Norway purchases Canadian oil sands company

Monday, April 30, 2007

Extent of oil sands in Alberta, Canada.
Credit: Norman Einstein

Statoil ASA (Statoil), a Norwegian state-owned oil company, entered into an agreement Friday to purchase all outstanding common shares of the privately held Canadian firm, North American Oil Sands Corporation (NAOSC). The deal is reported to be worth CAD2.2 billion in an all-cash transaction.

NAOSC is an Alberta-based oil company founded in 2001. It manages 1,110 square kilometres of oil sands leases located in northern Alberta. It is estimated that the NOASC oil sands hold approximately 2.2 billion barrels of oil reserves. The company is planning to develop an extraction project and an upgrading facility. When the project is completed, NAOSC expects it to produce over 200,000 barrels of bitumen per day. The upgrading facility would then process the bitumen into synthetic crude oil.

The NAOSC board of directors has approved the bid from Statoil unanimously, and has recommended that its shareholders accept the offer. One of the largest shareholders of NAOSC currently is Paramount Resources Ltd. (TSX:POU). Paramount announced Friday that it had entered into a lock-up agreement with Statoil, which calls for Paramount to sell its 30.9% interest in NAOSC to Statoil ASA for a cash deal worth approximately $682 million.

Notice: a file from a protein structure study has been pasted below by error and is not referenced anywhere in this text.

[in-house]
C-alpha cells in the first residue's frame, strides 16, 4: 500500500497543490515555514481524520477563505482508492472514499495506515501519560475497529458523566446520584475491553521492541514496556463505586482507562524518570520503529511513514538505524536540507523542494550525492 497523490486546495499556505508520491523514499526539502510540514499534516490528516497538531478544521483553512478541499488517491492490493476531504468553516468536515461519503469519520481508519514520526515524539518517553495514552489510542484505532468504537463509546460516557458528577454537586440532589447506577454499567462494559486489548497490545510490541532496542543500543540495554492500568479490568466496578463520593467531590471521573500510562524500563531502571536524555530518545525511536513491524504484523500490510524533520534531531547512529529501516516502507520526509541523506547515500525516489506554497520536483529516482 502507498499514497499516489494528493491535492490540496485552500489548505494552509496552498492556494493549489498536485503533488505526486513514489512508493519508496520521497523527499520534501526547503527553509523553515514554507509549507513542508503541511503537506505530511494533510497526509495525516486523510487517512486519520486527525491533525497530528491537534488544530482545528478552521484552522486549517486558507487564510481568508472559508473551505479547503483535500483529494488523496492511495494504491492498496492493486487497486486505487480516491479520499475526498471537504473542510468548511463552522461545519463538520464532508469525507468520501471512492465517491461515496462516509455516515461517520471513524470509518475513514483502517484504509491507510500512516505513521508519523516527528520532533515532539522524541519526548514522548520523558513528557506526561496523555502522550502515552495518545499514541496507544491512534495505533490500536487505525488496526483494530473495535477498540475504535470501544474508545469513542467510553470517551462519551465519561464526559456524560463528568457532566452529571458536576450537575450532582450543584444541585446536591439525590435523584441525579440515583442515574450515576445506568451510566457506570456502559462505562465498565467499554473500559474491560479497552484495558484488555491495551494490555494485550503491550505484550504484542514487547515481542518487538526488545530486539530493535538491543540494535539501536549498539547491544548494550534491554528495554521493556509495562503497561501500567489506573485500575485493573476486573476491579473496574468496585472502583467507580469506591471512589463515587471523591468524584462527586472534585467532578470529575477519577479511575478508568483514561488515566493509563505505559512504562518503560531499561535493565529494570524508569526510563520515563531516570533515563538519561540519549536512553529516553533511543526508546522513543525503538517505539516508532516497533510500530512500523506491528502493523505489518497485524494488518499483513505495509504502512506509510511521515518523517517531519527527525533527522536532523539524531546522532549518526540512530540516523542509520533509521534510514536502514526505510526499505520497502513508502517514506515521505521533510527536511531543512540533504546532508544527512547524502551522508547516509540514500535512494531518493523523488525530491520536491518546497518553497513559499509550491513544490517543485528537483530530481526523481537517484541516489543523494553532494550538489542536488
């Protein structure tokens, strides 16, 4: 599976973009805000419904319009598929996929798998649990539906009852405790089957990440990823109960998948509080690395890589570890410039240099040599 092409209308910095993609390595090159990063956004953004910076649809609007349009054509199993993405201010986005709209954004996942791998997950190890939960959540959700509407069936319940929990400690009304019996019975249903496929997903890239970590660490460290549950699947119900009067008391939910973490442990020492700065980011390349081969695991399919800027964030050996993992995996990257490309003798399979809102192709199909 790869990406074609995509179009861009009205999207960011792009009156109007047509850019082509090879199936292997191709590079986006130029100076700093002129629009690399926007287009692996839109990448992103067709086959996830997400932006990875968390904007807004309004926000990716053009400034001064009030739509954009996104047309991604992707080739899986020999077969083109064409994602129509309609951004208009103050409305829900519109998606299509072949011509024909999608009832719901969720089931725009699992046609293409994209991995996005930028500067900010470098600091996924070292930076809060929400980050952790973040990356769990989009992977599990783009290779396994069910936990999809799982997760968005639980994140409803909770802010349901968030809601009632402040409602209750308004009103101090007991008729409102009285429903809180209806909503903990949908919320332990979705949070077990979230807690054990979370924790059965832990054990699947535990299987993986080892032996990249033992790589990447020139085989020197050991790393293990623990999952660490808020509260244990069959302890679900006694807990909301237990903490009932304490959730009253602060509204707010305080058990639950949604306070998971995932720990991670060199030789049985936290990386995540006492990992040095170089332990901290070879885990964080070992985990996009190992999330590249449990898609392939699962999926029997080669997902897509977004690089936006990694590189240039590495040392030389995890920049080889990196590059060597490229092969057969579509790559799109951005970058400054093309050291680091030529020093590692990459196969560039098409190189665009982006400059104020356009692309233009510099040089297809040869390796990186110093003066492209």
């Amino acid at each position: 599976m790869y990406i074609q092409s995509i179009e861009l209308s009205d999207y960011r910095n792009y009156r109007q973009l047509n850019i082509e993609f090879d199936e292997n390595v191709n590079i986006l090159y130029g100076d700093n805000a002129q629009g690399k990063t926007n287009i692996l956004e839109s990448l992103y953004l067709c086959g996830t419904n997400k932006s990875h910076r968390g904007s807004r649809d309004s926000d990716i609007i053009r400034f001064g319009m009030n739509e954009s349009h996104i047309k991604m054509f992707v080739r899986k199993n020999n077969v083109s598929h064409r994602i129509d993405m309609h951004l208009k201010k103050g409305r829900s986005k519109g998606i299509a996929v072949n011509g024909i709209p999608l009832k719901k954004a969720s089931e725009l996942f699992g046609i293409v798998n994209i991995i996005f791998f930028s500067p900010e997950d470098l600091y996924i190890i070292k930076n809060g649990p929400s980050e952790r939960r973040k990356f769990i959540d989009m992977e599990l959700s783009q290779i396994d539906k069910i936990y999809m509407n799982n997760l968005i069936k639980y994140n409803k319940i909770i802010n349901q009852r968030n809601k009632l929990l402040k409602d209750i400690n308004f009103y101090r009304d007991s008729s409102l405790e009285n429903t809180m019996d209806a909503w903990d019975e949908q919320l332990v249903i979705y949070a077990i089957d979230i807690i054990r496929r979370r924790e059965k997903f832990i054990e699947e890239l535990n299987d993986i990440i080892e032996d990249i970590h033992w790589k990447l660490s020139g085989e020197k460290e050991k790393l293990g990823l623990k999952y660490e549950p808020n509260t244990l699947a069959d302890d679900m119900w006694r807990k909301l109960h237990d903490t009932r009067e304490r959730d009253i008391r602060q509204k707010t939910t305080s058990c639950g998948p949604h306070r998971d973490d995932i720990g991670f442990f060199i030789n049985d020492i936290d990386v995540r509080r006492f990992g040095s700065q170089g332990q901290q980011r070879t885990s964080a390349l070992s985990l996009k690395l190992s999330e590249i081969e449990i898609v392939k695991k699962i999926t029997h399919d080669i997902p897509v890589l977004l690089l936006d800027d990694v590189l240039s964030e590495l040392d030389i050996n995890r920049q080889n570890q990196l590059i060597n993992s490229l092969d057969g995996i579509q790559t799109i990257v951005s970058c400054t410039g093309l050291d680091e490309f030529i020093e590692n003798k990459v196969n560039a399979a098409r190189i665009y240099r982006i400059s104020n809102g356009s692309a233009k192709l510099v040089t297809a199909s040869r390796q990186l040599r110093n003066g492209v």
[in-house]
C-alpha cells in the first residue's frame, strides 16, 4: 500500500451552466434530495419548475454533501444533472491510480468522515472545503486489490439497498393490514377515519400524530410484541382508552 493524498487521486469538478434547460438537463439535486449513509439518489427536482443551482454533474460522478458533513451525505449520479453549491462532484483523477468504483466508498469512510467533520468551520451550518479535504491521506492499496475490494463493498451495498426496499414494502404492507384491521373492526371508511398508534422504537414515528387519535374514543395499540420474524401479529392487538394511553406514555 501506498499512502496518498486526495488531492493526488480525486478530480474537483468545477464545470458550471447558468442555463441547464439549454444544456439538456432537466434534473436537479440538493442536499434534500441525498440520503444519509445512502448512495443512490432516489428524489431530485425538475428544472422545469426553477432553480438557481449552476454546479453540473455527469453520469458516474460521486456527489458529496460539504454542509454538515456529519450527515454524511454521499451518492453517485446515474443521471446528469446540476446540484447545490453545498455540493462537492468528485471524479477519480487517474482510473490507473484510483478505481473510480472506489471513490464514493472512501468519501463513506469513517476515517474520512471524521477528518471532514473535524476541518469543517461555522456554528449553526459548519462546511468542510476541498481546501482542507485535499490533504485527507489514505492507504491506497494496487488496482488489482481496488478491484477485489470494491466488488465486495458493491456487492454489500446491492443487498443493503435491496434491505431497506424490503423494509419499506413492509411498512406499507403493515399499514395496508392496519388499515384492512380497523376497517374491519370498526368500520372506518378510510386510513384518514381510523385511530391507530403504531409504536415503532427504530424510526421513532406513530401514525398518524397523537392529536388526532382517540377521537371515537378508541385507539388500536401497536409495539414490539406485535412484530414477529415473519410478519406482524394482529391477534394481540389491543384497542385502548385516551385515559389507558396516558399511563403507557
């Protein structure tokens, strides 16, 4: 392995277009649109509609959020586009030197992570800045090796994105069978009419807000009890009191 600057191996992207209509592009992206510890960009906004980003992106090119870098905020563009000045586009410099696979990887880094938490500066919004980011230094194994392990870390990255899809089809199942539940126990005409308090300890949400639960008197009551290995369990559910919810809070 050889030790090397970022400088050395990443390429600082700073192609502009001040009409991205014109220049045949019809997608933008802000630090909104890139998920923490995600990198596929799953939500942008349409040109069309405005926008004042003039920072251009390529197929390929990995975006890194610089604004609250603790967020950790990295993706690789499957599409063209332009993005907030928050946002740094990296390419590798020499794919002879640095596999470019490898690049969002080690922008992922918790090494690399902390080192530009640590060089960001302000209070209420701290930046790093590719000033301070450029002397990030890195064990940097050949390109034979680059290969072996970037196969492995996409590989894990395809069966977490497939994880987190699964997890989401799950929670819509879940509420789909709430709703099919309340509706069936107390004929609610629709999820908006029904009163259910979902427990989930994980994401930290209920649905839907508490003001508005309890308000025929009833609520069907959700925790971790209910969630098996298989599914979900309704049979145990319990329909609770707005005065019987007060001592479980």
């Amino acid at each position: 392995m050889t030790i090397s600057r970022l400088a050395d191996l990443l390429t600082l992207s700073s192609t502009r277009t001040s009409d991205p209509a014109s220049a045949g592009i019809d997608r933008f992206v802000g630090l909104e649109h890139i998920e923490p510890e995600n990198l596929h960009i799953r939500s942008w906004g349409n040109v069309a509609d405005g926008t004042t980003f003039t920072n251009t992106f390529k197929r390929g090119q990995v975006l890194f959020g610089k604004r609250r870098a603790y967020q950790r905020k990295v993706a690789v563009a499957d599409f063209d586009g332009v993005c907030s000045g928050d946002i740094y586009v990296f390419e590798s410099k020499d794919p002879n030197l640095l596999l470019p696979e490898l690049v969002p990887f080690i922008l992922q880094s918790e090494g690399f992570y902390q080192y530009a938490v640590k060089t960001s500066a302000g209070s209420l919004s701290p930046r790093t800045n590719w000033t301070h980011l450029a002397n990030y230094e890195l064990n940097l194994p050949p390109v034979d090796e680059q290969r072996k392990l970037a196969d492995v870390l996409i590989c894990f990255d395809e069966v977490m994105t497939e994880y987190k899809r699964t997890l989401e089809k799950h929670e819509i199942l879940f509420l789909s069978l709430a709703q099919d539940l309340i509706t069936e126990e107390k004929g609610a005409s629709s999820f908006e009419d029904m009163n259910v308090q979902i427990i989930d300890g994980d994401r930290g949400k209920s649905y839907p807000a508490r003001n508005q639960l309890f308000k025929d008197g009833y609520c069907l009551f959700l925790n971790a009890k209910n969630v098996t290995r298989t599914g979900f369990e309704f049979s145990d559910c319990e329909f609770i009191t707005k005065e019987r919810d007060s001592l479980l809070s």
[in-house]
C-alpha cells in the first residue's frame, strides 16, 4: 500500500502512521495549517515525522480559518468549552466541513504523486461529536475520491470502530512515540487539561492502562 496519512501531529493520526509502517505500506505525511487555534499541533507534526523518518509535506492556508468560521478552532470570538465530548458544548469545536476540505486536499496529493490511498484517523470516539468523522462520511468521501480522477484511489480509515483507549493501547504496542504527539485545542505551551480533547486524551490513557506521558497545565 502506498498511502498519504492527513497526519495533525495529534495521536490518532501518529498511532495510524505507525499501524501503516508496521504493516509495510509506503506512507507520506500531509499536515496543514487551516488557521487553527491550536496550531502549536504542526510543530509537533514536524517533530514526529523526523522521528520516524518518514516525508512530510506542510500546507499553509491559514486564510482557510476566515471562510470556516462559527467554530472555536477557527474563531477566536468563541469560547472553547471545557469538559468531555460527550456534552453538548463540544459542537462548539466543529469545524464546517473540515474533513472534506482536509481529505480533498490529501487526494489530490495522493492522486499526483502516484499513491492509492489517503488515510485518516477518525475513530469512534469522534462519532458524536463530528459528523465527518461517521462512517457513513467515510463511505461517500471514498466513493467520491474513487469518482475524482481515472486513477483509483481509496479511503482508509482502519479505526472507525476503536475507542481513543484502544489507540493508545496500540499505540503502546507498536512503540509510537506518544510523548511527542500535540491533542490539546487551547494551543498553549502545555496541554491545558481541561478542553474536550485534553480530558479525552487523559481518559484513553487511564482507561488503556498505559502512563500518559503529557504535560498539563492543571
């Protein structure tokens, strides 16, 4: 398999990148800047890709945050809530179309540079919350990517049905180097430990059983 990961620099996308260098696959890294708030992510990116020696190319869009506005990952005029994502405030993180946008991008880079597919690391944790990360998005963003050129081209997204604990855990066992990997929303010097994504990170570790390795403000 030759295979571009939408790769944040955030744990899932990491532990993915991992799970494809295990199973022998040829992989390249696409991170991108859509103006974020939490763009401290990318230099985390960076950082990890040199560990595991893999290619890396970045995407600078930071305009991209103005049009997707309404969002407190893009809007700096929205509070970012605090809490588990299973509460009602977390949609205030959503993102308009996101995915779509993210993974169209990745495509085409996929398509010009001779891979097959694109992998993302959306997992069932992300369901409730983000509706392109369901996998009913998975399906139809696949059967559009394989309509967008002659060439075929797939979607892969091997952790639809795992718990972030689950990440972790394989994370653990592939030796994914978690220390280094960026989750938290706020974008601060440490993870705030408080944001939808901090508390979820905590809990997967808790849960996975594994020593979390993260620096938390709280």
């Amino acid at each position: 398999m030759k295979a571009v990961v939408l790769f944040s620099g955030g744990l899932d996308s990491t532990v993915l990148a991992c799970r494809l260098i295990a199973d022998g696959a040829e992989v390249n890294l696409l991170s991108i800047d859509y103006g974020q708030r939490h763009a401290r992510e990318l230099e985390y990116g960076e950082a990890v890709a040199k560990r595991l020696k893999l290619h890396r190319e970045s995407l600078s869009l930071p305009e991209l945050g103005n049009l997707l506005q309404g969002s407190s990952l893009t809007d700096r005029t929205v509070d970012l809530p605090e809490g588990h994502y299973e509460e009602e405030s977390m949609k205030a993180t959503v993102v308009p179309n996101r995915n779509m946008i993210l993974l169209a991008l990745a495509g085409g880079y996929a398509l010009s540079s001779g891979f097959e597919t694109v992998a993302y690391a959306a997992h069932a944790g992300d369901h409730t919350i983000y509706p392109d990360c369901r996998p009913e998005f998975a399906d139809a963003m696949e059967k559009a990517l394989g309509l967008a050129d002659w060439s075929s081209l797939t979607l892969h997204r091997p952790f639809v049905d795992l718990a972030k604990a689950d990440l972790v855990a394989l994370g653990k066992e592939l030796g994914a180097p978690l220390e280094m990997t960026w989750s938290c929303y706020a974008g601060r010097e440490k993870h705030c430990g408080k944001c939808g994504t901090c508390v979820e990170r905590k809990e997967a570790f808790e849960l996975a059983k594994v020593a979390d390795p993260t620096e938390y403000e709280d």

"We are impressed by the performance and competence held by the employees in NAOSC,” said Helge Lund, chief executive of Statoil. “Combined with Statoil’s experience and commitment to prudent operations, we are well-positioned to develop the resources in a sustainable manner, creating value for Statoil and its shareholders."

Statoil suggests that the development plans for the NAOSC oil sands includes an application of Steam Assisted Gravity Drainage (SAGD) technology, which, according to the company, leaves a smaller environmental footprint than strip mining. Statoil admits, however, that heavy oil production, such as is required in the oil sands, is "energy intensive and challenging in an environmental perspective." The company said it intends to capture the carbon dioxide (CO2) emissions from its oil sands production and store it underground.

Under new environmental regulations announced Thursday by Canadian Environment Minister John Baird, companies that can't meet new intensity targets for CO2 emission reductions will be able to purchase offset credits or contribute to a technology fund, at an initial cost of $15 per tonne of emissions. New plants would have three years before they were obligated to begin reducing their emissions.

However, Julia Langer, director of the World Wildlife Fund's global threats program, told the Globe and Mail that the initial exemptions for new plants and the technology fund contributions would undermine the government's new environmental plan. "This is a regulatory plan that is geared to business as usual for the tar sands sector," said Langer.

The Statoil-NAOSC transaction is expected to close by the end of the second quarter of 2007.